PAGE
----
Fans of China’s roaring 50’s and all its rosy cheeked proletariat propaganda may want to take a trip down to Shanghai Stadium to try 9 Che Jian (9车间). One of several restaurants that wrap around the rear of the stadium, this Sichuanese establishment decks itself out as a 1950’s era Chinese factory; the name che jian itself refers to a factory’s internal segmented workshops. The place is quite a sight; huge windows stretch from its floor its very high ceiling, from which thick beams and industrial lights dangle. The wait staff wear factory overalls, socialist slogans pepper the walls (there’s nothing like the words “unity is strength” to spur the appetite), and propaganda ditties blare incessantly from the overhead speakers. Oh, and a large statue of the esteemed Chairman Mao casts a serene look over all.
Ok, so they have the theme down pat. The dishes are another story. The chili oil chicken is more garlic than spice (and chicken for that matter). Garlic, in fact, is the dominant ingredient, overpowering the already sparse amount of peppercorns in the shui zhu fish (水煮鱼) and the dan dan noodles (担担面). We like our Sichuan food to be numbingly spicy, not oddly stinky. The dou hua (豆花) with beef was good, but more like a stew than the fragile soybean chunks that we typically enjoy. Judging by the crowd, however, 9 Che Jian’s gimmickry apparently rises above the mediocrity of the food. Take your tourist friends who are wary of spicy Sichuanese but find pleasure in propaganda tackiness; otherwise, keep this place well buried down your list of worthy eats.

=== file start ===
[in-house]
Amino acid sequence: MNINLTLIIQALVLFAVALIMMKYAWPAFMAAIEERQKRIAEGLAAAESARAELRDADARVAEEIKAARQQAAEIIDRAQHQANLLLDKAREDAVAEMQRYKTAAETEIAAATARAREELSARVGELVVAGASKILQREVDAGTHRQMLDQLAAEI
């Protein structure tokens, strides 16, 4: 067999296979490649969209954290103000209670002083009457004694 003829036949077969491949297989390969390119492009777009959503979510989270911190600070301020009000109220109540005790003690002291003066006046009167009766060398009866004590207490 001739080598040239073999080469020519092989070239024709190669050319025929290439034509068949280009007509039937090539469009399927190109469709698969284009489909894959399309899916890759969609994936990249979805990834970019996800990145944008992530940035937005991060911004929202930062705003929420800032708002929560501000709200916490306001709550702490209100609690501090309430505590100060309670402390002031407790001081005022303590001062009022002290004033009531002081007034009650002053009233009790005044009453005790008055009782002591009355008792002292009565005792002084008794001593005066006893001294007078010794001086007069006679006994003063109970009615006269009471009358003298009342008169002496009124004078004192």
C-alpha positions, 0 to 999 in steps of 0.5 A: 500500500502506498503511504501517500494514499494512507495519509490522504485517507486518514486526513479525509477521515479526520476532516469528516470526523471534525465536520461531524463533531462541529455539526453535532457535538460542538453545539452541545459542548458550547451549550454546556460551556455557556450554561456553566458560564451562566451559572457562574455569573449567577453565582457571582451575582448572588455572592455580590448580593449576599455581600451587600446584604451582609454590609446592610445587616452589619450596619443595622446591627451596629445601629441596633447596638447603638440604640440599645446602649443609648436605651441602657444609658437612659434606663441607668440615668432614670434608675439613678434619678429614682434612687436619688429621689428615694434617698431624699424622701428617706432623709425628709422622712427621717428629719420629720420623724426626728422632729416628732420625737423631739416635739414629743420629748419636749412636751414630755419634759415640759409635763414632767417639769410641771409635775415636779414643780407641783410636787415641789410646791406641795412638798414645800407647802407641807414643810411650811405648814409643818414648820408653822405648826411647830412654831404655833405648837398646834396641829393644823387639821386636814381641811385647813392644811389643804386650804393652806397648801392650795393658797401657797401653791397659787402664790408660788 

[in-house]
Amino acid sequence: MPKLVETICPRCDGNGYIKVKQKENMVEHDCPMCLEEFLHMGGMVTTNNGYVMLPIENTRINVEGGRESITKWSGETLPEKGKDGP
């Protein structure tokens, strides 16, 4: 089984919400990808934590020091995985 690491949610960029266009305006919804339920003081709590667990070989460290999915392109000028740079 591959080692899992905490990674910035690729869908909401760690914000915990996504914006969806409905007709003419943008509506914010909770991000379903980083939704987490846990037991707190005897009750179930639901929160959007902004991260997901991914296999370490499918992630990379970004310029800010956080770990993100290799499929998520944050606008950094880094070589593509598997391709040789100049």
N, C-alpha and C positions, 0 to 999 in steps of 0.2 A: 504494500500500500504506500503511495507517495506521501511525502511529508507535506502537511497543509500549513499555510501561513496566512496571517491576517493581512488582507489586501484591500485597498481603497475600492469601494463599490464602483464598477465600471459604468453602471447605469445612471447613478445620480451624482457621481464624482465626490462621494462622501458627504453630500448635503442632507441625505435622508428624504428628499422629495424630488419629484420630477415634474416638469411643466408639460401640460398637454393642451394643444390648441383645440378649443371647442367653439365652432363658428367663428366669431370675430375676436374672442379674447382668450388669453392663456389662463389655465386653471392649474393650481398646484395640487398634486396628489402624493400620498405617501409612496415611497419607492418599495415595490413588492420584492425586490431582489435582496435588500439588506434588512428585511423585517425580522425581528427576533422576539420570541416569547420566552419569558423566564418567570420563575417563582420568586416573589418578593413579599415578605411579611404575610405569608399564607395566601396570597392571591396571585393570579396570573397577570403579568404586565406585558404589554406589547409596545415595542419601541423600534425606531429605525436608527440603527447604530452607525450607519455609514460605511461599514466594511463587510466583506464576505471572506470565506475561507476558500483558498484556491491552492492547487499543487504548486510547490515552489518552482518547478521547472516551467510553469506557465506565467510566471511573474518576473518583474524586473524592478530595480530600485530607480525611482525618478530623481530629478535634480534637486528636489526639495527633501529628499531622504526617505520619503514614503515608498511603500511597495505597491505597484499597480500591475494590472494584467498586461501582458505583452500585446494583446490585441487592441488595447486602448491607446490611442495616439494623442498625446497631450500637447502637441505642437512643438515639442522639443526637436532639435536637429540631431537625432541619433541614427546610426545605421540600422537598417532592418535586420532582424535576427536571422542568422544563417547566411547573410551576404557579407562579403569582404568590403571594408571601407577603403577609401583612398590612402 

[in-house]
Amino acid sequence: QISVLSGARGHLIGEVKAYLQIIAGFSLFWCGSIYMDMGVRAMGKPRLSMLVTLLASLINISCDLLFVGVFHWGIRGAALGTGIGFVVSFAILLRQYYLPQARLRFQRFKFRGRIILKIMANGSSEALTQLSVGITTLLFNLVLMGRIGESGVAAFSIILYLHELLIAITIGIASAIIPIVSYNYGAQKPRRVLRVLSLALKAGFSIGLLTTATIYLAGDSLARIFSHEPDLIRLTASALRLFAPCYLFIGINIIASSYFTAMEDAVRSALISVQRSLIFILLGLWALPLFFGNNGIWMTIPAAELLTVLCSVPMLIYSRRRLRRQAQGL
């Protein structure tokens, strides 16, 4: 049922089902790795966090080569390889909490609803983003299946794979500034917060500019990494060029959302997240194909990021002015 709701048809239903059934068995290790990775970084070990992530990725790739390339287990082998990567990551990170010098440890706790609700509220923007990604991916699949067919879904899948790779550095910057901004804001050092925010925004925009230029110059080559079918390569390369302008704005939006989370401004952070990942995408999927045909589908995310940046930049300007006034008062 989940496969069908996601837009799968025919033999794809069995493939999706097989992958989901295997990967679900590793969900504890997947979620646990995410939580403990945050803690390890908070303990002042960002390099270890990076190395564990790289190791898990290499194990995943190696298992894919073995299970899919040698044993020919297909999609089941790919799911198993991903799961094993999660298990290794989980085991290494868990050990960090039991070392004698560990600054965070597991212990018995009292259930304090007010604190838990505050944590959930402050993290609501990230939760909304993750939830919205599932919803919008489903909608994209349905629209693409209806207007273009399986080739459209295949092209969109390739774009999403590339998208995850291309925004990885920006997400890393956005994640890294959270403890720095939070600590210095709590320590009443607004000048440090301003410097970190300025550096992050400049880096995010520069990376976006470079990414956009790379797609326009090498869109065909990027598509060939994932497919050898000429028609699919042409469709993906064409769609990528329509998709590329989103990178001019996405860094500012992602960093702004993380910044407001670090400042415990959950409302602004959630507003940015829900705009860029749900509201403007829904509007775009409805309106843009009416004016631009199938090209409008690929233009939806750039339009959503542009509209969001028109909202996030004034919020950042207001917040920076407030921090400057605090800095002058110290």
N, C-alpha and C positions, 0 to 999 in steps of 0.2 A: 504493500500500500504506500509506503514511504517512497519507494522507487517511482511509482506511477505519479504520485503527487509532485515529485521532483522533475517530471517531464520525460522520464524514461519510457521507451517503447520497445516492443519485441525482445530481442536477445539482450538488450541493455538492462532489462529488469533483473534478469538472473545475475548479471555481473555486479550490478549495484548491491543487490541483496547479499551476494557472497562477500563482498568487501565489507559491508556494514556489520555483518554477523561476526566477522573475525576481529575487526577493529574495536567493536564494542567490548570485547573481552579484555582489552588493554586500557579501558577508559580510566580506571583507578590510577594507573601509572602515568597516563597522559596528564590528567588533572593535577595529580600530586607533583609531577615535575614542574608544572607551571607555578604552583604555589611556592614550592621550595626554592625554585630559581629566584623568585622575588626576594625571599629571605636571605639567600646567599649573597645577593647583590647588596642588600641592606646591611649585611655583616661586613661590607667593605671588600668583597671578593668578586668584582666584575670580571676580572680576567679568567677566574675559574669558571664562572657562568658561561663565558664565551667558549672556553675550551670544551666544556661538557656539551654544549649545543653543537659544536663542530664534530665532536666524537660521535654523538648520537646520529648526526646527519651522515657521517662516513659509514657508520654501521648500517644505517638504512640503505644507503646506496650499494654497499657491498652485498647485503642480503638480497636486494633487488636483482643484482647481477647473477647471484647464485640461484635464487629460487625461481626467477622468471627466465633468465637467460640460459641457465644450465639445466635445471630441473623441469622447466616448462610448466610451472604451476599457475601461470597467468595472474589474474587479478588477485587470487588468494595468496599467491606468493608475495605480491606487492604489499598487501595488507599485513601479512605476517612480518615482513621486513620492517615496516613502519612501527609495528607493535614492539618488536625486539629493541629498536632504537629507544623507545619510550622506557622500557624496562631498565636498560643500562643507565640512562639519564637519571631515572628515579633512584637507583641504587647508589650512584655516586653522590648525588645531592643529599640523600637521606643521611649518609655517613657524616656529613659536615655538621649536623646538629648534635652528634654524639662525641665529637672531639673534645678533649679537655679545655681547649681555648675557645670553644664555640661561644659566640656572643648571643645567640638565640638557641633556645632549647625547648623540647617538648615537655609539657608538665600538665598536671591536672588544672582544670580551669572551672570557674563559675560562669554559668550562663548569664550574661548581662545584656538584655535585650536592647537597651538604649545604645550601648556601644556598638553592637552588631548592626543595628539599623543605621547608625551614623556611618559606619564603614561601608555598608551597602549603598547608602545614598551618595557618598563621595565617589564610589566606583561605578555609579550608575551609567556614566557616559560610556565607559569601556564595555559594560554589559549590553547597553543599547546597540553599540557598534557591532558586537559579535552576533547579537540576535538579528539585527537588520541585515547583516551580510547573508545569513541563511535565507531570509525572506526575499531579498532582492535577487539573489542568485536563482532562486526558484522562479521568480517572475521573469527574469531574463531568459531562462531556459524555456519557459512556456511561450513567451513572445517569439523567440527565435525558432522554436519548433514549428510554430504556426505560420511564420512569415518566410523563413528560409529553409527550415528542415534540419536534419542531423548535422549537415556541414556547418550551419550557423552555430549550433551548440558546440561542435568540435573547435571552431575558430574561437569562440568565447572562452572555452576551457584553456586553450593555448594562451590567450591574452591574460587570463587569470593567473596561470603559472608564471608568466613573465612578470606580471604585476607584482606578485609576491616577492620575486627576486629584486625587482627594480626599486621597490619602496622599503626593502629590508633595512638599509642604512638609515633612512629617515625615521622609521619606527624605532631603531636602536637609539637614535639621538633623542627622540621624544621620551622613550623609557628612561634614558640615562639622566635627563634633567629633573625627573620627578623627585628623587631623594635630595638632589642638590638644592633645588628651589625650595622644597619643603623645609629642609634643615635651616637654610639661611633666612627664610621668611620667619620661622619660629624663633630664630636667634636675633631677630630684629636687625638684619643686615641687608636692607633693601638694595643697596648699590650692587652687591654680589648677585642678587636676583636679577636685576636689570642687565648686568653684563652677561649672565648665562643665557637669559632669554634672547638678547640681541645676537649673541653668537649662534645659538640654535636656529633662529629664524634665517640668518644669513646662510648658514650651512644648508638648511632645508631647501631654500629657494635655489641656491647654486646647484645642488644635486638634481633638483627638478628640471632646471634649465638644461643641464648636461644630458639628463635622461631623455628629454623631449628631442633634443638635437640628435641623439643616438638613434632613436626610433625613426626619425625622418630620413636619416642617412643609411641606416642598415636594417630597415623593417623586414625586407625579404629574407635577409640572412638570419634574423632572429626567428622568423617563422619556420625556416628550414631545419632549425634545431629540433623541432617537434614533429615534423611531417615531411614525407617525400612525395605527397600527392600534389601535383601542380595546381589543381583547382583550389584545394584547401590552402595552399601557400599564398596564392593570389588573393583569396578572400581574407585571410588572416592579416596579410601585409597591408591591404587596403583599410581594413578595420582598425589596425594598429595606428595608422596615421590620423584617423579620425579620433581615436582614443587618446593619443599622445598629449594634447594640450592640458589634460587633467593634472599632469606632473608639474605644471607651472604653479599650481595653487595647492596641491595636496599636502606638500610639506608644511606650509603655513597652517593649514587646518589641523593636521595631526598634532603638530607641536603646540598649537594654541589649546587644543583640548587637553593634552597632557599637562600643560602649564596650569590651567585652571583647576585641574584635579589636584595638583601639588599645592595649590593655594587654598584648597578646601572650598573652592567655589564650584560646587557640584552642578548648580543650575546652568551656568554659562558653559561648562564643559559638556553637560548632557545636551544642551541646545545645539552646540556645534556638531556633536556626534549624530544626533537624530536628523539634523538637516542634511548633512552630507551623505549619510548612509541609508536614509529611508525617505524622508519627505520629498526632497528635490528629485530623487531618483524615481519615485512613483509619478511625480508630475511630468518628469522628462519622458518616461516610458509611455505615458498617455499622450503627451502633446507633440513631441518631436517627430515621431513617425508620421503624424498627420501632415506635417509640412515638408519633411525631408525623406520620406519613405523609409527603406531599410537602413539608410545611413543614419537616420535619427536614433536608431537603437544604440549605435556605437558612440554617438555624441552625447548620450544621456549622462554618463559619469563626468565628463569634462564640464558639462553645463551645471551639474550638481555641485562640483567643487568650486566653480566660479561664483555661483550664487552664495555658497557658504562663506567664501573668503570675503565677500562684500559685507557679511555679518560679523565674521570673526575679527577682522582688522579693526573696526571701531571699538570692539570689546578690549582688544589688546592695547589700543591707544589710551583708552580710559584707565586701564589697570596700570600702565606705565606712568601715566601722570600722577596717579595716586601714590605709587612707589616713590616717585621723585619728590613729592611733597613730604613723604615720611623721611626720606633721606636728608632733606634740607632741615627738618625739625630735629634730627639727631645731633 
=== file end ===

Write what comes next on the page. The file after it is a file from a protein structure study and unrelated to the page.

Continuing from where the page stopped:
9 Che Jian – No. 666 Tianyaoqiao Lu, the rear entrance of Shanghai Stadium (9车间川香工坊 – 天钥桥路666号八万人体育场2号通道旁. Tel: 6426-6767. Price: around 100 RMB a person.
Eric Hu is Shanghaiist’s Food Editor. Email tips, recommendations, and news and gossip about Shanghai’s food scene to food at shanghaiist.com.